Society has a continuous love/hate relationship with the beauty industry- we love their products and the results it gives, yet we loathe how these products masks our true selves. As of recently, society has been placing importance on the concept of natural beauty. There are plenty of companies, like Dove and Burt’s Bees, who have joined in the campaign to promote self-esteem in women. However, the argument of how natural is a product and how can one embrace ones’ natural beauty while beauty shops are constantly selling products that are meant cover this natural beauty.
The Body Shop was and still is aware of the self- image debacle that women are constantly battling. After all, “to promote self-esteem”is one of their key values as a company. In 1997, they created the Ruby campaign which challenged the belief that beauty is directly related to size. Ruby, the size 16 campaign doll, challenged the stereotypes of the ideal woman for she looked like a Barbie doll of an average women.
With the slogan “There are 3 billion women who don’t look like supermodels and only 8 who do” The Body Shop was able to connect to their consumers on a more intimate level for it allowed the customers to see that although this company is part of the cosmetics industry their definition and idea of beauty is not in agreement with the usual message that the industry displays.
“Ruby is the fruit of our long-established practice of challenging the way the cosmetic industry talks to women. The Ruby campaign is designed to promote the idea that The Body Shop creates products designed to enhance features, moisturize, cleanse, and polish, not to correct ‘flaws.’ The Body Shop philosophy is that there is real beauty in everyone. We are not claiming that our products perform miracles.’”-Randy Williamson, spokesperson for the Body Shop
This campaign was an eye-opener to the public for the Body Shop was one of the first companies to challenge image with Ruby. With all campaigns some can admire it while others disapprove as seen with Mattel, a toy company, who argued that Ruby created a bad image for Barbie and provided The Body Shop with a cease-and-desist order. (Check out what Anita Roddick has to say about it: http://www.anitaroddick.com/readmore.php?sid=13 ) Personally, and as you can see with Roddick’s response in her blog, I believe this was quiet the compliment to the Body Shop because it meant that Ruby was working- she was able to intimidate certain companies/people with her message of embracing her natural self, her natural beauty. She was able to reassure and confirm to women that one should not follow or believe the trends of “ideal beauty” imposed by society but to know that there are other women out there who look/feel the same way and are advocating for change.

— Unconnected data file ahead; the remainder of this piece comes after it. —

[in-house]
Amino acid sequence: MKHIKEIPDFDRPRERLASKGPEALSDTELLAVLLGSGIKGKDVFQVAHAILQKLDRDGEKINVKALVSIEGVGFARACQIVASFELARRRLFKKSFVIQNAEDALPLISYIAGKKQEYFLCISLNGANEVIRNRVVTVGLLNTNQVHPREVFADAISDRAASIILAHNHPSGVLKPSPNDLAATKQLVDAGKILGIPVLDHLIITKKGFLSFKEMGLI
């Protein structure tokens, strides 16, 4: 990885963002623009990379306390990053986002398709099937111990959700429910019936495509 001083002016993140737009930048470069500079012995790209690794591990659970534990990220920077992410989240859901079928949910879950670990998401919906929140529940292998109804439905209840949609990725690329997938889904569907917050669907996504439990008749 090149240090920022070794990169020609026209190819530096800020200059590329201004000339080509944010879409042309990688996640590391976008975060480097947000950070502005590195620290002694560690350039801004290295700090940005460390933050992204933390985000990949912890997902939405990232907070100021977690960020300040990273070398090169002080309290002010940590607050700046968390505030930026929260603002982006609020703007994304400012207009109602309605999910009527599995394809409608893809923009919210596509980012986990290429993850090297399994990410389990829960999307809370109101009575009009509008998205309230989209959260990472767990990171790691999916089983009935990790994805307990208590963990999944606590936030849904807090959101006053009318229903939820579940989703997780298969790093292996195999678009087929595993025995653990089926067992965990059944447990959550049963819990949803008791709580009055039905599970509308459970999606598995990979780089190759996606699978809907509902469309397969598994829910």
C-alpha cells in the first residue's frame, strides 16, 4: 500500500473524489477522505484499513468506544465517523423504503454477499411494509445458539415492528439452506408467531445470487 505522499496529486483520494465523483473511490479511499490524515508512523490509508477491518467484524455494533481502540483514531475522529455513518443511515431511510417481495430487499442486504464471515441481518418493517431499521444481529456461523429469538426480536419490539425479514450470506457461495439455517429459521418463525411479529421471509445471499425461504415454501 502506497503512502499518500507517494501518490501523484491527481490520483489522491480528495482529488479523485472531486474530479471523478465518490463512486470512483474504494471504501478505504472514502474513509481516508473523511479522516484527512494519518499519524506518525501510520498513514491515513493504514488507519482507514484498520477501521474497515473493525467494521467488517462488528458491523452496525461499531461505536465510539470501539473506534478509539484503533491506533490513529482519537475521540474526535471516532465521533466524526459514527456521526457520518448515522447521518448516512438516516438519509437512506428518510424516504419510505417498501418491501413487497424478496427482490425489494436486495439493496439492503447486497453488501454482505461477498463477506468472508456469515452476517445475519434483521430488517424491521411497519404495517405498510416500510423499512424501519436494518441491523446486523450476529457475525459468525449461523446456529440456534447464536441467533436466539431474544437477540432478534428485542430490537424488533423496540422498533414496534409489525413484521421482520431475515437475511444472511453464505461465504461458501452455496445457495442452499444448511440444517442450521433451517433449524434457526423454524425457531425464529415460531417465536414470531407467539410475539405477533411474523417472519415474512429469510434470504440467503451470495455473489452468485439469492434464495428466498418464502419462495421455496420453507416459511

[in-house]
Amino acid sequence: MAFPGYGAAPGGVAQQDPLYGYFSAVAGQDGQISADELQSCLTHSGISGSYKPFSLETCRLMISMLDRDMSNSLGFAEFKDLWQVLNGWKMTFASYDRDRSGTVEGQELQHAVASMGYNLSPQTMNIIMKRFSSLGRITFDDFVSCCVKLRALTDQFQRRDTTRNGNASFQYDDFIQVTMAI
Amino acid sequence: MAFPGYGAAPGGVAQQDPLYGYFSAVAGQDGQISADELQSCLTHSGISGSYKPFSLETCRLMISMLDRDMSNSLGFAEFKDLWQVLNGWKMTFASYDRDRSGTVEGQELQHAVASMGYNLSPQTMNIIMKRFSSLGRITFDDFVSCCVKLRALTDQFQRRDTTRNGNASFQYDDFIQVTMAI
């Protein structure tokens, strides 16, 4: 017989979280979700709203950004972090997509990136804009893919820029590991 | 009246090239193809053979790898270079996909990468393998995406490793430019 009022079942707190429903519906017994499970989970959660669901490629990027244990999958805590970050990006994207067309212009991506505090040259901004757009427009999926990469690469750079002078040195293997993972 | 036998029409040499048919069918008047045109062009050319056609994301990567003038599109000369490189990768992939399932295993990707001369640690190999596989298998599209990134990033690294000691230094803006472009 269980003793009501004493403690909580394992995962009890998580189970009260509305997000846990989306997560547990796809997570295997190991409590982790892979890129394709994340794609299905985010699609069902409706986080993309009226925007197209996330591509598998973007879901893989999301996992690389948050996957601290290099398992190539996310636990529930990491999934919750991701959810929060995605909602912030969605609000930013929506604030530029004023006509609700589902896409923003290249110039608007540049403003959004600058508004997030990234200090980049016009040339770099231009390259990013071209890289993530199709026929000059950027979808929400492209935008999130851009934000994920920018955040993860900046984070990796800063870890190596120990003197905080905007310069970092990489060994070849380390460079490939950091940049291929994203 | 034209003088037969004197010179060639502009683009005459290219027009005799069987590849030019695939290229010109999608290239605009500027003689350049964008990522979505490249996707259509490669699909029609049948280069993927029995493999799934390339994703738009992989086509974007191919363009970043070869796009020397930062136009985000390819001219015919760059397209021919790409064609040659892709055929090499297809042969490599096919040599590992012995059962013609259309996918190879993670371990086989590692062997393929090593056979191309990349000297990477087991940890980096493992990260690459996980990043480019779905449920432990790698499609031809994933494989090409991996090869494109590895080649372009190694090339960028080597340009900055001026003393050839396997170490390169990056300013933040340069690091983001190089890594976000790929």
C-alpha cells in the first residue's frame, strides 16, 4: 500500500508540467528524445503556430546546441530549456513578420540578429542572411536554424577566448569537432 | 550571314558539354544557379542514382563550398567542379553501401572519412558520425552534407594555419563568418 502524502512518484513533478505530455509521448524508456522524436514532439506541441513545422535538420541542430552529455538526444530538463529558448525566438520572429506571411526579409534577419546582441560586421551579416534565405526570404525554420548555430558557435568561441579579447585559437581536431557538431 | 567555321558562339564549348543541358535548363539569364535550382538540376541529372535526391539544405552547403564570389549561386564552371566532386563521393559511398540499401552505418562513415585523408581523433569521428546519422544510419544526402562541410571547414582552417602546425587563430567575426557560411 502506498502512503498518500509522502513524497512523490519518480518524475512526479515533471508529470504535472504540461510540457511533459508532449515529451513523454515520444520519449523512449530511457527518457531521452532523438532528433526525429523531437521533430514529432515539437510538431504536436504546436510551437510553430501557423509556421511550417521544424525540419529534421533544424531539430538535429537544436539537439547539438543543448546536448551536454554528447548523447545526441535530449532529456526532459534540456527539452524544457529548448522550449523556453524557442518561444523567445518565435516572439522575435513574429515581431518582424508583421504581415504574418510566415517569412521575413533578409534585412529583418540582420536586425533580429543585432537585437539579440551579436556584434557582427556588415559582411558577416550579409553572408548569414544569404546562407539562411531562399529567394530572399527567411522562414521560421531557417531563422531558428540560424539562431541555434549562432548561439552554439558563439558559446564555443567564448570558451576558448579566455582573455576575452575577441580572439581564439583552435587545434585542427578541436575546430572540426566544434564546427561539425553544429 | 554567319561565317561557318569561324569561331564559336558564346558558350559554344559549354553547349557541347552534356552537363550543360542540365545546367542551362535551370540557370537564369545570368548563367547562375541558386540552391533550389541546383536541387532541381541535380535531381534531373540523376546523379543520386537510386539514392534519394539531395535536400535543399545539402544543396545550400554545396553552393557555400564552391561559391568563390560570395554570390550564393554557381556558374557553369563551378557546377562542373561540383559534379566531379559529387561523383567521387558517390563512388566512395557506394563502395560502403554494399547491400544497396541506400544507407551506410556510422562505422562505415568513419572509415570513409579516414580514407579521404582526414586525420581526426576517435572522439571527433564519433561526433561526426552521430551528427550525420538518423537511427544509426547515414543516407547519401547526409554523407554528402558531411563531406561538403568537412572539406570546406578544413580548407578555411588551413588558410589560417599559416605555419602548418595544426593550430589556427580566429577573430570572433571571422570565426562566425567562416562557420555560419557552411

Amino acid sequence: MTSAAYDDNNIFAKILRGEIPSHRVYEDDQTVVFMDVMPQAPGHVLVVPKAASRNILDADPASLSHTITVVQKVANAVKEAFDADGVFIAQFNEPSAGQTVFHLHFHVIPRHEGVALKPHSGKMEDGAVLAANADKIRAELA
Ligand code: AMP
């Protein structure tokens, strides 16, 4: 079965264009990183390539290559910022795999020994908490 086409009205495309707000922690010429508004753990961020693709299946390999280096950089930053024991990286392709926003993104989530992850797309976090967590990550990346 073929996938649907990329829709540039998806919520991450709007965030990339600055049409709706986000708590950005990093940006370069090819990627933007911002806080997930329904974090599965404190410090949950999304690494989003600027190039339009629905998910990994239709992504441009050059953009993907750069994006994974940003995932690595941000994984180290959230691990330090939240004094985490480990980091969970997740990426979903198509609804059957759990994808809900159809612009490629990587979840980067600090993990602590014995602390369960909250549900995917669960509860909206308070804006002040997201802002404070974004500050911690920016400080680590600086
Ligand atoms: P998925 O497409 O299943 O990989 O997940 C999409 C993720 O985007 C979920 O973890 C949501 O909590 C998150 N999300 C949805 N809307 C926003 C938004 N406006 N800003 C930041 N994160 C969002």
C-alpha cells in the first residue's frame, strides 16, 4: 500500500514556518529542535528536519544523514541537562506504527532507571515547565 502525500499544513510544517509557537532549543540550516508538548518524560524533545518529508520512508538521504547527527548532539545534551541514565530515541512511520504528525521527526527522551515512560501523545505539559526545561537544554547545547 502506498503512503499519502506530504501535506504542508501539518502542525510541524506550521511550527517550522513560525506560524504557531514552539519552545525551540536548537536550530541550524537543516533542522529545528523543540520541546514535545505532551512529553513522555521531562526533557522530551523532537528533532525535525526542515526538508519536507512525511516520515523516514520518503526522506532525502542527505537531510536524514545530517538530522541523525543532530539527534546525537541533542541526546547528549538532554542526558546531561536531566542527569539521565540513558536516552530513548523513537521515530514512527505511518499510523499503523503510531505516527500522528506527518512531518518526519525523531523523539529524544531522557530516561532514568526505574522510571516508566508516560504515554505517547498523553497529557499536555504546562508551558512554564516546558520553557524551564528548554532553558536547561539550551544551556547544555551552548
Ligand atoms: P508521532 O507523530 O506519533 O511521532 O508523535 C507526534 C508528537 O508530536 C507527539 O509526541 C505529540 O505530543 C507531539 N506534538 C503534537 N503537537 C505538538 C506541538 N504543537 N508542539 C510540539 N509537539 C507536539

Although I admire the Body Shop for creating such a campaign I can not help to know that this campaign was created 17 years ago ! That is INSANE to think about. A company should know that society is constantly changing and yes it was a campaign, which, depending on the sort and the importance of it, can either be a longitudinal or short term, yet, they are a cosmetics company therefore, beauty issues should always be of top priority. I am advocating for change- there should be a follow up campaign. It is the 21st century and things are completely different in 2014 from 1997. The issue of self-image and self-esteem is of utmost ranking with women and with The Body Shop being in the beauty industry, it is their job to remind women that they are beautiful and that beauty comes in different shapes and sizes.
‘‘As the personification of The Body Shop’s commitment to self-esteem, Ruby is more than just an image; she’s a state of mind—strong, independent and informed. She doesn’t weigh her self-esteem against false standards. She loves her body and is true to herself.’’